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Ivfunyp0

Mathematics

# Assume there are two drugs — A and B — to treat a disease. For 20% of people having the disease, A helps but B does not help. For 20%—B helps but A does not help. For 40%—both A and B help, and for 20%— neither of the two drugs helps. Assume that 20 persons having the disease are chosen at random. Let X be the number of people (among those 20) for whom drug A helps, and Y — the number of people for whom drug B helps. The joint probability mass function(p.m.f) of the pair (X, Y ) can be computed as (SEE ATTACHED DOCUMENT).

• Compute means and variances of X and Y and their correlation coefficient.
• What is a natural bivariate normal distribution to approximate the joint distribution of the pair (X, Y )? Explicitly write down the joint probability density function(p.d.f) of this bivariate normal (W,Z)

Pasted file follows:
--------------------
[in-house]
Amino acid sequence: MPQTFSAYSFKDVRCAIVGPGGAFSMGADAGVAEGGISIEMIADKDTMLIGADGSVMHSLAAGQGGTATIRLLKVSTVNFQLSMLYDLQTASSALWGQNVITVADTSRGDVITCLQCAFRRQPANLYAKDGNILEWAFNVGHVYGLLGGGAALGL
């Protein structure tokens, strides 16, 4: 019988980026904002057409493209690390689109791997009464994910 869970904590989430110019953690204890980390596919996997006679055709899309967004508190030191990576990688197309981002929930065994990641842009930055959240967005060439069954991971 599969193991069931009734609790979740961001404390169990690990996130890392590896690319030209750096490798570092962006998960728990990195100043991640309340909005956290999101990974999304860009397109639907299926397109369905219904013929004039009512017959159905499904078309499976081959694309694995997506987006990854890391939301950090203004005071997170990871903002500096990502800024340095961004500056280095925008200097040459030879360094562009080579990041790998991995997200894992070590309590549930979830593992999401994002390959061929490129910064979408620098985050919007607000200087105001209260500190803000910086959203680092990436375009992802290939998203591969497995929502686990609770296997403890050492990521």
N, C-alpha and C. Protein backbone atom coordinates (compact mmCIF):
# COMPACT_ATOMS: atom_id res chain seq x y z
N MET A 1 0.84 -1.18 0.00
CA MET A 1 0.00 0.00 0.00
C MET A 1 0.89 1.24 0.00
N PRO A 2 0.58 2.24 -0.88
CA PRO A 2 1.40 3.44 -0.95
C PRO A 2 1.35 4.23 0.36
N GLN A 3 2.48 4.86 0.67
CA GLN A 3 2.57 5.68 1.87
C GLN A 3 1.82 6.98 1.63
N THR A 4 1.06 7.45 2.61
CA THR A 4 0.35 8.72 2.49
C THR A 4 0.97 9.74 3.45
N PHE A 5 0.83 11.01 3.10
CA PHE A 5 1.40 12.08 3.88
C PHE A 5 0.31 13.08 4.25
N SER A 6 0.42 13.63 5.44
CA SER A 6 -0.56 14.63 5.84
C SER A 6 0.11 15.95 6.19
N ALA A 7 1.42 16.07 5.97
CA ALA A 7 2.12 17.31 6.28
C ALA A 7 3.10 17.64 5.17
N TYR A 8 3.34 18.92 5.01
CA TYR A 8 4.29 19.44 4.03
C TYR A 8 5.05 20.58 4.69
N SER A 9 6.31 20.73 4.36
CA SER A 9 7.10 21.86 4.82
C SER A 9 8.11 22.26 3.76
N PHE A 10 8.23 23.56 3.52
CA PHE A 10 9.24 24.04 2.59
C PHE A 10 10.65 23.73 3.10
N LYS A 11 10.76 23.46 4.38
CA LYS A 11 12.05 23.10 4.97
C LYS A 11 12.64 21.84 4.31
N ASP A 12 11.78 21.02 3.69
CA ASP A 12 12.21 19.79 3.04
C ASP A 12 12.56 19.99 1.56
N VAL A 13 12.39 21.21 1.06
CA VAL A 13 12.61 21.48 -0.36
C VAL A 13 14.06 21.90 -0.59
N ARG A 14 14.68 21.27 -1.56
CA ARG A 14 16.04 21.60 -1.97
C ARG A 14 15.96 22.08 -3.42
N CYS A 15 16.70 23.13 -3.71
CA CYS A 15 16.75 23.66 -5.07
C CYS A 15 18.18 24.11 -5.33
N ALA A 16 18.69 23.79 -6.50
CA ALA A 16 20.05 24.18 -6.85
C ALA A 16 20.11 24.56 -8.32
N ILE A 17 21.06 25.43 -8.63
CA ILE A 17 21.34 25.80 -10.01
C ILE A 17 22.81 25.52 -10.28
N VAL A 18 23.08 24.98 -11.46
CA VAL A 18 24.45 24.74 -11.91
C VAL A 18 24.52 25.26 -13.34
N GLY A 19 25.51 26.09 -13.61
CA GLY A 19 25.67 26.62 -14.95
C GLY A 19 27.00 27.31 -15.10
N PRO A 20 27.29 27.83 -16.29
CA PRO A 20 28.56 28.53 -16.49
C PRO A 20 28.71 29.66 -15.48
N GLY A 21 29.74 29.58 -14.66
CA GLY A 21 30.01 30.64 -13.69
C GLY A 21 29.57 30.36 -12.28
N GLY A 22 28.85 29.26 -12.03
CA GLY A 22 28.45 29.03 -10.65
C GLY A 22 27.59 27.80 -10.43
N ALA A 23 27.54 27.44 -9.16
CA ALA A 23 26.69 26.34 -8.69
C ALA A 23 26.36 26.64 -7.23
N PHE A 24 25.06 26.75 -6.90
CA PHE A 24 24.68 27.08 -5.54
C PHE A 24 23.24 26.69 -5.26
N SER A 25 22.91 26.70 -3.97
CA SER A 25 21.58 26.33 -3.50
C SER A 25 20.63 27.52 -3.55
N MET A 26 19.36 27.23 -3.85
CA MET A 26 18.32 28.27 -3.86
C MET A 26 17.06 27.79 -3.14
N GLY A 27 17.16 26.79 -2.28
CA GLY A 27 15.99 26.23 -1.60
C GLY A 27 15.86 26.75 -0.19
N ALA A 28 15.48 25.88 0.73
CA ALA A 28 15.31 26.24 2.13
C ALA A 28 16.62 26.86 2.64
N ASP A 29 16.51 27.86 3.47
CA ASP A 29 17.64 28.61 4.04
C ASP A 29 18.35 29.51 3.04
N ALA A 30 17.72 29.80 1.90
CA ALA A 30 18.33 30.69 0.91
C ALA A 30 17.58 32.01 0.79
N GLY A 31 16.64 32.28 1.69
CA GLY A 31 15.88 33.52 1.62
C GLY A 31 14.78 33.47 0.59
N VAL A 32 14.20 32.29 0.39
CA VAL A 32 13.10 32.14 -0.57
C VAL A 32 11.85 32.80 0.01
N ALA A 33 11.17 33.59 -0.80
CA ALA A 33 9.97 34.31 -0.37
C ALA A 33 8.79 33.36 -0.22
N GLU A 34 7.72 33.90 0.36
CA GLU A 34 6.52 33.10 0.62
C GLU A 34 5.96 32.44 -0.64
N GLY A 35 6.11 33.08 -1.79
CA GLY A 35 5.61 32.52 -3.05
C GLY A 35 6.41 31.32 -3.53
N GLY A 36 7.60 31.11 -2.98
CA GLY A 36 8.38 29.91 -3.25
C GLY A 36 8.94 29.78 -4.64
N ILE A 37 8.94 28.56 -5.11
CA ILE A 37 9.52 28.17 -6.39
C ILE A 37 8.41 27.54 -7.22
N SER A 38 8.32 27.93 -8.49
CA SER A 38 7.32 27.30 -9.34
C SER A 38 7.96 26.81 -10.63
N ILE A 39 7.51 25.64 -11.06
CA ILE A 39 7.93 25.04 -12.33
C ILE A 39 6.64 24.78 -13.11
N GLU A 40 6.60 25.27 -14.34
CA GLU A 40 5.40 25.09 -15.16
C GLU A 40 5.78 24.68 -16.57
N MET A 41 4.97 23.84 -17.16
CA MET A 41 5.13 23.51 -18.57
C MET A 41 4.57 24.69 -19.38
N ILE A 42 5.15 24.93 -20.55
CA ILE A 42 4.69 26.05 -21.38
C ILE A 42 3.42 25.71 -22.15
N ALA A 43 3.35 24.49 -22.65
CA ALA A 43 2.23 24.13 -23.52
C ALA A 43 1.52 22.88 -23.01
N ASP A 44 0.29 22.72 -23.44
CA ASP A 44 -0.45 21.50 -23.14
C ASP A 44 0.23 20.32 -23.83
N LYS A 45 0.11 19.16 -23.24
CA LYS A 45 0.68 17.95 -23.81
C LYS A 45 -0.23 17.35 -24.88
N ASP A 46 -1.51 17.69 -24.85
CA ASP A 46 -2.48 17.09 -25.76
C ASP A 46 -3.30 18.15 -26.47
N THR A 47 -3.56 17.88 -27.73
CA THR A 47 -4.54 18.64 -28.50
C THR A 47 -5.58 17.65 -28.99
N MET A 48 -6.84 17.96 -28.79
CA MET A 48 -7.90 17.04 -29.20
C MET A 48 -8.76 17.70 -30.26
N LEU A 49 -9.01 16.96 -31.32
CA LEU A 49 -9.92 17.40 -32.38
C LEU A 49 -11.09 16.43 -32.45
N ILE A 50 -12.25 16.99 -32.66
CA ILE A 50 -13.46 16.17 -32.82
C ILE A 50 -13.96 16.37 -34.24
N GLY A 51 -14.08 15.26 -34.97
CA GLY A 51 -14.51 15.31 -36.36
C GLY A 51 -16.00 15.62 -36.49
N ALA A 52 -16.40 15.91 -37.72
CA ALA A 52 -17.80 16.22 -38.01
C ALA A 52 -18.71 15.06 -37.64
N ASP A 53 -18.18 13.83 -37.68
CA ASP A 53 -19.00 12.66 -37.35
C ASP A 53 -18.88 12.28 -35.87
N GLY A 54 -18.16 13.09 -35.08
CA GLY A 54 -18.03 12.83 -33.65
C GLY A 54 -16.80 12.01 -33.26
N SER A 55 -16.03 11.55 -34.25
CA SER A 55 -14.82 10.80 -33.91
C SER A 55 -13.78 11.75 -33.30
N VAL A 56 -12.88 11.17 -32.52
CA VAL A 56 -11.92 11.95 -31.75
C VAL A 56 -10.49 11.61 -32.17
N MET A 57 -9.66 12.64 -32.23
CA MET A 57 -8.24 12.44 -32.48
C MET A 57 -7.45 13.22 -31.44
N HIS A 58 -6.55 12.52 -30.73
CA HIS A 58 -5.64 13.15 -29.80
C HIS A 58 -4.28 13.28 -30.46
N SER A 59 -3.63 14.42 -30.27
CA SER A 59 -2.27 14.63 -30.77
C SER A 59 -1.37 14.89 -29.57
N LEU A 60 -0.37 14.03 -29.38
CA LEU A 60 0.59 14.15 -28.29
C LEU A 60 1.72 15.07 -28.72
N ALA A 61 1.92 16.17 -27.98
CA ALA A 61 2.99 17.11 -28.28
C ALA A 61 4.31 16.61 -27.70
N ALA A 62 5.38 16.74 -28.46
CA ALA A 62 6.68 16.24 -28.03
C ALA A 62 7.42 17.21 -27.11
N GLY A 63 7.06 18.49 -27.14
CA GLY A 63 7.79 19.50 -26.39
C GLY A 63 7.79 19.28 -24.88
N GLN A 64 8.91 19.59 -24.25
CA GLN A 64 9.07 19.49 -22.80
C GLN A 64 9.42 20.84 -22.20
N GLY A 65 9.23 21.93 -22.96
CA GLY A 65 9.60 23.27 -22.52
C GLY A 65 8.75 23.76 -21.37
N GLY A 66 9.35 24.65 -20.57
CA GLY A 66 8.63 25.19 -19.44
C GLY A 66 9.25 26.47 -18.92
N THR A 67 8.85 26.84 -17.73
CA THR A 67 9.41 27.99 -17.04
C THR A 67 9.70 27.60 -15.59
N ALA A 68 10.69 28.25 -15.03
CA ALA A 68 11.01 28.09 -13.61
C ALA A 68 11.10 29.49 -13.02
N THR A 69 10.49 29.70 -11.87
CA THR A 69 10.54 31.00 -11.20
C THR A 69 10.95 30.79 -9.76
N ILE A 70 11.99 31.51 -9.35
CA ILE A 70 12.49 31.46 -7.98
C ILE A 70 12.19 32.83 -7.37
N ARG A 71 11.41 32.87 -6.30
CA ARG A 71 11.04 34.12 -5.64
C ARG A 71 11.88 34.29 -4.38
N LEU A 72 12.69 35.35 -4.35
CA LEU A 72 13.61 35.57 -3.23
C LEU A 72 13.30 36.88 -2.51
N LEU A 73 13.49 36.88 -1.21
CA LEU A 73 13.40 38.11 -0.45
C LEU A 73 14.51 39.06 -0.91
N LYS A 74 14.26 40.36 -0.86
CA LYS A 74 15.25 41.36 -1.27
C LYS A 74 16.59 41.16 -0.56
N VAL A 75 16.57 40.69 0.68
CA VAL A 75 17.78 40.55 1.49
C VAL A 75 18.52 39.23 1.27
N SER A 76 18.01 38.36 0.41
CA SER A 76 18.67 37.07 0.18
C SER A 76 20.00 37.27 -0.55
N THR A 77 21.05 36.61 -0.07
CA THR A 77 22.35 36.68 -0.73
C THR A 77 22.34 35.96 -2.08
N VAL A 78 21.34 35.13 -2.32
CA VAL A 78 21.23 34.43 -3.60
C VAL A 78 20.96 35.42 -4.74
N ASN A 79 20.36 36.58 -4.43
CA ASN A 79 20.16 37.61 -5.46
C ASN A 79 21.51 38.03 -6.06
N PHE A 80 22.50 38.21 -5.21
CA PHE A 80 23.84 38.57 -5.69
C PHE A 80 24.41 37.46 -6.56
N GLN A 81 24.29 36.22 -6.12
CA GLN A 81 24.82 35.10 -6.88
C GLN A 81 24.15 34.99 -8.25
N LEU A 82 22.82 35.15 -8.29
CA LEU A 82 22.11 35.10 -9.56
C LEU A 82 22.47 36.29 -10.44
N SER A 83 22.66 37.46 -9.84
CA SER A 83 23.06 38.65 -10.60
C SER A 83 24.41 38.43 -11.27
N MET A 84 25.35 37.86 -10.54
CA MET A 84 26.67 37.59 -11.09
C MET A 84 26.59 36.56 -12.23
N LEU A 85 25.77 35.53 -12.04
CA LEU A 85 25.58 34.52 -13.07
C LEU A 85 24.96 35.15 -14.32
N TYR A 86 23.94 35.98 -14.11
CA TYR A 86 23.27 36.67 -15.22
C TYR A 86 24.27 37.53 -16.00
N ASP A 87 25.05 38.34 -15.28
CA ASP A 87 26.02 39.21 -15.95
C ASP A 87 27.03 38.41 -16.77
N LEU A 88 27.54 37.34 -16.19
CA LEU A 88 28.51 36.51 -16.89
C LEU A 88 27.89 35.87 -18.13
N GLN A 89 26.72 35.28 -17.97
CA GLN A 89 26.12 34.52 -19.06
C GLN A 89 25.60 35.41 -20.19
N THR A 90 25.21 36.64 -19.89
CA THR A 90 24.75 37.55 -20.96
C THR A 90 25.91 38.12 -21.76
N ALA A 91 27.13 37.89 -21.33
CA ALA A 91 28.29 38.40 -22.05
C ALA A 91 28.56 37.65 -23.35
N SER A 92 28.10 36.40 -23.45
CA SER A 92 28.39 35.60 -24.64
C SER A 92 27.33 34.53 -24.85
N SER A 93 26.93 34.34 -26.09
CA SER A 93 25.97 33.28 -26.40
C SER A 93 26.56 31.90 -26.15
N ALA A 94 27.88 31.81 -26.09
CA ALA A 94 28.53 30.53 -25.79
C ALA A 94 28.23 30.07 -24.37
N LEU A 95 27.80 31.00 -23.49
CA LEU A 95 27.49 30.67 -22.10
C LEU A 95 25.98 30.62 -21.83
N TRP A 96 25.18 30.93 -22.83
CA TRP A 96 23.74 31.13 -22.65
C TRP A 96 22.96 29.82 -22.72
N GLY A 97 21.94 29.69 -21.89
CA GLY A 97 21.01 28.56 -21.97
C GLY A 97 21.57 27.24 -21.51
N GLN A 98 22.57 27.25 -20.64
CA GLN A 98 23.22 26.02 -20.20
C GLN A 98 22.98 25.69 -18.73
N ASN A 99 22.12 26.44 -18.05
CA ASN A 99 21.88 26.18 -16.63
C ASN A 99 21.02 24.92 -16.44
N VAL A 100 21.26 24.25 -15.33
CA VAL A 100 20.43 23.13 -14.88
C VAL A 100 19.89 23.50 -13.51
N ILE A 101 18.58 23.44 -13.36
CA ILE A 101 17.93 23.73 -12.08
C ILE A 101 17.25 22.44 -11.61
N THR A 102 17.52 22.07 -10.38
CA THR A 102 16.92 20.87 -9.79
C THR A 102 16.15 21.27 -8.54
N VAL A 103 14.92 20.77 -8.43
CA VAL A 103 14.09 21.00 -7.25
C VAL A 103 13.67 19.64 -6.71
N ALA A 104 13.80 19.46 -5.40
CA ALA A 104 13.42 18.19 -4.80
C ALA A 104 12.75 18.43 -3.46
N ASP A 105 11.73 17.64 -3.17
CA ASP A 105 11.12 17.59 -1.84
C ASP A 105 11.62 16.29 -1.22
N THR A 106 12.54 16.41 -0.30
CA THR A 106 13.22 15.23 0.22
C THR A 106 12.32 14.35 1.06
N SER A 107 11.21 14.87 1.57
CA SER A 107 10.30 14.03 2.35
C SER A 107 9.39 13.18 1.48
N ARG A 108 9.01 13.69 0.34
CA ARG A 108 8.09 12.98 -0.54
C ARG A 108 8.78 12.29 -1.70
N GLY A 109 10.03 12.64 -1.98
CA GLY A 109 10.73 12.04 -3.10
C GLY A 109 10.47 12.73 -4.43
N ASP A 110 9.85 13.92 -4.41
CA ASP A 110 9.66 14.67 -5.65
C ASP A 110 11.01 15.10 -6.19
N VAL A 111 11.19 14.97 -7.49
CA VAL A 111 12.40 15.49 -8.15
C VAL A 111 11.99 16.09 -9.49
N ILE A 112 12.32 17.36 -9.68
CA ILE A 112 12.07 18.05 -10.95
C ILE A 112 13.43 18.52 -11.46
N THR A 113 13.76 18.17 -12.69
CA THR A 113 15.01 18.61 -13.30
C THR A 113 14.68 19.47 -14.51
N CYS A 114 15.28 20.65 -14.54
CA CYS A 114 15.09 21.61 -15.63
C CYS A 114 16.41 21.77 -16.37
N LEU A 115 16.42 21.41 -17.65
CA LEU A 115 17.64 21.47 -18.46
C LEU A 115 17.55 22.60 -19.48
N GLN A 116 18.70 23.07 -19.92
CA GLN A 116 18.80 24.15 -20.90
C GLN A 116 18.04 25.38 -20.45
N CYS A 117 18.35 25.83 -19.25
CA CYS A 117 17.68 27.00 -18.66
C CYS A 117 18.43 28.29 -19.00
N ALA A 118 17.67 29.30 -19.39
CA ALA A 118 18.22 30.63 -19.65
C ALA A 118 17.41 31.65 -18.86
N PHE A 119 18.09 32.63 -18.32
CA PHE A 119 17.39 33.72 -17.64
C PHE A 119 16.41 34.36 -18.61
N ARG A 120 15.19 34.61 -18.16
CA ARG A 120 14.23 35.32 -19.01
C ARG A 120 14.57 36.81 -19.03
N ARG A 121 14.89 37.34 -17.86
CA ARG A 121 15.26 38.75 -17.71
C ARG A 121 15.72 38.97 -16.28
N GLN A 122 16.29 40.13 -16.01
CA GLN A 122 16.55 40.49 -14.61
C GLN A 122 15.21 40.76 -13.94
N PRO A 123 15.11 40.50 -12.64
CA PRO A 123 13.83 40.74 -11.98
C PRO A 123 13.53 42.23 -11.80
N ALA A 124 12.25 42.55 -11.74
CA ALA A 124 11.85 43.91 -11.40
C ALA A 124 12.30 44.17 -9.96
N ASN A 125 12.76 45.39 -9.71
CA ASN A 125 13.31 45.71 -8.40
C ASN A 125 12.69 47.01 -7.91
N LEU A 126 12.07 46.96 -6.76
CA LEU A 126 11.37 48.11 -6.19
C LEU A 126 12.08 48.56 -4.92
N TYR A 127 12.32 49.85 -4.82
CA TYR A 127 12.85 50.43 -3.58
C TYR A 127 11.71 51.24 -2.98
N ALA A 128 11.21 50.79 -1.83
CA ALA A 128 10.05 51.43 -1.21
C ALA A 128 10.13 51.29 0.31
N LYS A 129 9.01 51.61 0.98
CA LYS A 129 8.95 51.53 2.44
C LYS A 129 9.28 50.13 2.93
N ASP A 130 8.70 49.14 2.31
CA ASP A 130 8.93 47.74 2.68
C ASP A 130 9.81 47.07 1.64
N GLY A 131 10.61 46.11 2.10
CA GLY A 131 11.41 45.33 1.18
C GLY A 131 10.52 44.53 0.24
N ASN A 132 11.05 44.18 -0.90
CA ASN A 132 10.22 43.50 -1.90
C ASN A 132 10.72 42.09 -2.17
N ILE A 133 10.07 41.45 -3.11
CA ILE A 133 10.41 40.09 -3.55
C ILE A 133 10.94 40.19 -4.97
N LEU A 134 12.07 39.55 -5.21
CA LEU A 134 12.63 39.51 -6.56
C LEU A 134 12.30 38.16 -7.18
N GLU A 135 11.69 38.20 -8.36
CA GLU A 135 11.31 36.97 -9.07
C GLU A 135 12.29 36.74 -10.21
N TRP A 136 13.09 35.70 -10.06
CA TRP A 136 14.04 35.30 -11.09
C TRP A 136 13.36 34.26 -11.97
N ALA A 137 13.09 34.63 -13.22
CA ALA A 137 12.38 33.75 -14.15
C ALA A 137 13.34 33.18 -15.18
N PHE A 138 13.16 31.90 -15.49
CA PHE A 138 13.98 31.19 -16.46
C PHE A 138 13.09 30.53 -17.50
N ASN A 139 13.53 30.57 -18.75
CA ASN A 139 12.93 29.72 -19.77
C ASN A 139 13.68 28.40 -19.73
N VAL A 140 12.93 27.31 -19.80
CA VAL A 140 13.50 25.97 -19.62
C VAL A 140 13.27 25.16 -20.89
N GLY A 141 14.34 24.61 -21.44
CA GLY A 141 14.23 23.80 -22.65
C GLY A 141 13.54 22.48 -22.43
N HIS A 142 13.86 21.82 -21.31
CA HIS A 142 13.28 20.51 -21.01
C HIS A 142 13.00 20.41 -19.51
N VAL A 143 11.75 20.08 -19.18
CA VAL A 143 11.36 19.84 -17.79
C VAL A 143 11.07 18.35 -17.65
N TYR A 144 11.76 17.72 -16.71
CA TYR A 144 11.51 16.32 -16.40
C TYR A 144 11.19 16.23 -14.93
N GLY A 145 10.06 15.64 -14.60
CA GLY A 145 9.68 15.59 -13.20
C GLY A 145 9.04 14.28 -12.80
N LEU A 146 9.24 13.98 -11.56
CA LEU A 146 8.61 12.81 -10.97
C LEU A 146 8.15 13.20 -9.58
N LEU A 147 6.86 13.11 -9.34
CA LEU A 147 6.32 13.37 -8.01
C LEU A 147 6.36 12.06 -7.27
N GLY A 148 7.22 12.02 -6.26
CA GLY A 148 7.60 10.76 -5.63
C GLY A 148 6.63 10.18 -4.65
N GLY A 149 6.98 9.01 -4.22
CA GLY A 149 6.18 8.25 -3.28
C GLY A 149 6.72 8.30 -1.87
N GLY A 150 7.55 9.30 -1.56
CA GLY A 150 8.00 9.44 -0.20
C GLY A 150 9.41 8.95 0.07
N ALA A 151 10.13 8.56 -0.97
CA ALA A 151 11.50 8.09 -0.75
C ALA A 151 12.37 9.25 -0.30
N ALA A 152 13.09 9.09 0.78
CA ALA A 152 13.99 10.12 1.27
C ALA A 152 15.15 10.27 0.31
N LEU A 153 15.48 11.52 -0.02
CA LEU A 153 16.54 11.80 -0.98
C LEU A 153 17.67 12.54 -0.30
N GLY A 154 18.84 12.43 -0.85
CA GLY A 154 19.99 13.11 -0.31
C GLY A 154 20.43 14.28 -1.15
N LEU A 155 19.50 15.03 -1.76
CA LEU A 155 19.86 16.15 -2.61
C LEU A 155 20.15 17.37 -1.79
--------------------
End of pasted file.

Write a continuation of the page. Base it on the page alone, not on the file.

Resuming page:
• Let g denote the joint probability density of (W, Z). Draw the level sets of the joint p.d.f g(t,w) of the bivariate normal (W,Z) (i.e. the sets corresponding to g(t,w) = constant)

Work must be shown. However, online tools such as Wolphram Alpha can be used.

### Unformatted Attachment Preview

- m-n+k 7 min(m,n) 20!0.4k 0.2m-k 0.2n-k 0.220- Σ if 0 < m, n < 20 and max(m +n – 20,0) < min(m, n) k!(m-k)!(n-k)!(20-m-n+k)! f(m, n) = k=max(m+n-20,0) 0, otherwise. (of course, m, n are assumed to be integers in the above formula. The formula for the p.m.f can be derived using multinomial distribution).
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